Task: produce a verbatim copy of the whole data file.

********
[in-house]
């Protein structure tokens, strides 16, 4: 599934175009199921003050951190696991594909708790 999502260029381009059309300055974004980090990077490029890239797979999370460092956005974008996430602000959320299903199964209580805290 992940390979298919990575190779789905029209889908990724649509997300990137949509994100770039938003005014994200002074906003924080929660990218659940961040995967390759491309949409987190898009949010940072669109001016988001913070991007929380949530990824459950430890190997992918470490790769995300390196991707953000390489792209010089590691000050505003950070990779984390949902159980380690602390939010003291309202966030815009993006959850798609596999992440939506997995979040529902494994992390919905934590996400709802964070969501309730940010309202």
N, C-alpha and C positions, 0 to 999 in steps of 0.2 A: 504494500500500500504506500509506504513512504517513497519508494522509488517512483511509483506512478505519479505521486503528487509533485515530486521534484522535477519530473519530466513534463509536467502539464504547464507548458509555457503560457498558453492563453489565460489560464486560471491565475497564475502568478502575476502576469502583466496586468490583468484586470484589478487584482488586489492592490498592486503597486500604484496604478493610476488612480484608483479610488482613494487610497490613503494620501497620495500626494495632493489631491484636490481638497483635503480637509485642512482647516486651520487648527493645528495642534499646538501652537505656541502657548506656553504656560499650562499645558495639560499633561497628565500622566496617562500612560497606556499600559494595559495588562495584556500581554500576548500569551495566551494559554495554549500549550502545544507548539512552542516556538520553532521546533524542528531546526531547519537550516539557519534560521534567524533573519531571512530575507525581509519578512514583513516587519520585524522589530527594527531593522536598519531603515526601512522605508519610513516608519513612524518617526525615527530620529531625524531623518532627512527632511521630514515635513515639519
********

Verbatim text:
[in-house]
């Protein structure tokens, strides 16, 4: 599934175009199921003050951190696991594909708790 999502260029381009059309300055974004980090990077490029890239797979999370460092956005974008996430602000959320299903199964209580805290 992940390979298919990575190779789905029209889908990724649509997300990137949509994100770039938003005014994200002074906003924080929660990218659940961040995967390759491309949409987190898009949010940072669109001016988001913070991007929380949530990824459950430890190997992918470490790769995300390196991707953000390489792209010089590691000050505003950070990779984390949902159980380690602390939010003291309202966030815009993006959850798609596999992440939506997995979040529902494994992390919905934590996400709802964070969501309730940010309202």
N, C-alpha and C positions, 0 to 999 in steps of 0.2 A: 504494500500500500504506500509506504513512504517513497519508494522509488517512483511509483506512478505519479505521486503528487509533485515530486521534484522535477519530473519530466513534463509536467502539464504547464507548458509555457503560457498558453492563453489565460489560464486560471491565475497564475502568478502575476502576469502583466496586468490583468484586470484589478487584482488586489492592490498592486503597486500604484496604478493610476488612480484608483479610488482613494487610497490613503494620501497620495500626494495632493489631491484636490481638497483635503480637509485642512482647516486651520487648527493645528495642534499646538501652537505656541502657548506656553504656560499650562499645558495639560499633561497628565500622566496617562500612560497606556499600559494595559495588562495584556500581554500576548500569551495566551494559554495554549500549550502545544507548539512552542516556538520553532521546533524542528531546526531547519537550516539557519534560521534567524533573519531571512530575507525581509519578512514583513516587519520585524522589530527594527531593522536598519531603515526601512522605508519610513516608519513612524518617526525615527530620529531625524531623518532627512527632511521630514515635513515639519